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2020 ECPR Winter School in Methods & Techniques

Spatial and Network Interdependence in Politics

Globalisation
 
Policy Analysis
 
Political Methodology
 
Methods
 
Quantitative
 
Workshop Number
14
Workshop Director
Johan A. Elkink
University College Dublin
Workshop Co-Director
Kristian Skrede Gleditsch
University of Essex

Abstract
This proposal envisages a workshop where political methodologists who work in the areas of spatial econometrics and network statistics exchange ideas on the future of the statistical analysis of network interdependence in political science.
The Arab Spring showed how popular protest can spread like wildfire across a region of countries; the “systemic risk” of banks has become a key political issue; when Estonia adopted a flat tax, it was soon followed by its Baltic neighbours, Romania, Slovakia and other countries. These three very different examples all point to the same issue: the increased recognition that many political processes and policy-making decisions cannot be seen in isolation. Policy-makers and other actors learn from neighbours, they feel the competitive pressure from neighbours, they can be forced by neighbours, or they react to the same stimuli that neighbours react to.
The data structure in these studies is one of interdependence among neighbouring units – with proximity either defined in a geographical sense or as a social network. The statistical methodology related to this interdependence is that of spatial econometrics or network statistics. The statistical analysis of spatial econometrics and of social networks are closely related, whereby the former is typically concerned with explaining variation in the units, taking account of the network interdependence, while the latter is typically concerned with explaining the variation in the connectivity.
Whereas so far most applications in political science have been empirical applications of existing techniques from the field of spatial econometrics and social network statistics, in recent years there has been more focus on developing new methodologies specifically of use to applications typical in political science. The aim of this workshop is to bring together applied researchers and methodologists who work at the cutting edge of spatial and network statistical research applied to political science.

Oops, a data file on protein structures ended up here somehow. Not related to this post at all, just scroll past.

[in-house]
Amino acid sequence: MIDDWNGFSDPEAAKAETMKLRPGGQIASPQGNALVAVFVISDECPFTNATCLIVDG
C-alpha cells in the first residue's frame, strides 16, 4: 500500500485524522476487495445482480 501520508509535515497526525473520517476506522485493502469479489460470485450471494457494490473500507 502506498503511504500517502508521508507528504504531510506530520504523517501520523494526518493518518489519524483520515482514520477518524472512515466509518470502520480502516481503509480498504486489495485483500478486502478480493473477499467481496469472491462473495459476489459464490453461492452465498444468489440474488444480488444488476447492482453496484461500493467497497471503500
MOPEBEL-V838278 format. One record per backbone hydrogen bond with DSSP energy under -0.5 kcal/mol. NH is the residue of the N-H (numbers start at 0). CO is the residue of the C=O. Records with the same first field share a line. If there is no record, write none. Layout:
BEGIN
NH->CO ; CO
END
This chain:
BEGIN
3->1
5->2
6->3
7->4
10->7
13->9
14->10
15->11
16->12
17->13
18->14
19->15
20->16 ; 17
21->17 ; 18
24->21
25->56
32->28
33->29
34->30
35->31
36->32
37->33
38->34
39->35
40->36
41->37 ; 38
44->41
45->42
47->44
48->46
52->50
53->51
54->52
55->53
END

Paper List


Title Details
Asymmetric Trade Dependence and Interstate Conflict Initiation Embedded in Networks View Paper Details
Competing for New Residents? Assessing the Diffusion of Zoning Decisions Based on Commuting Networks View Paper Details
Connecting with Complexity View Paper Details
Decomposing Connectivity Weights in SAR Models: Free-Riding Versus Complementarities in Conflict Networks View Paper Details
Estimating Binary Spatial Autoregressive Models for Rare Events View Paper Details
Estimating Interdependence Across Space, Time and Outcomes in Binary Choice Models Using Pseudo Maximum Likelihood Estimators View Paper Details
How Terrorism Spreads: Information, Emulation, and the Spatial Diffusion of Terrorism View Paper Details
Interdependent Choices: Studying Alliances Using Stochastic Actor-Oriented Models of Network Co-Evolution View Paper Details
Just Because It Looks Like Diffusion It Doesn't Have To Be: Estimating Trade Policy Interdependence when Spatial Weights are Endogenous View Paper Details
Nested Analysis with Spatially Dependent Data: Sequencing Large-N and Small-N Methods View Paper Details
Spatial Dependence in Grid Cell Analyses View Paper Details
Spatial Interdependence and State-Formation: Democratic Diffusion and the Length of Independence View Paper Details
The Co-Evolution of Depth, Flexibility, and Enforcement in Trade Agreements: A Network Analysis Application View Paper Details
The Spatial Dependence of Coups View Paper Details
The Surprising Rationality behind the Diffusion of Mass Uprisings View Paper Details
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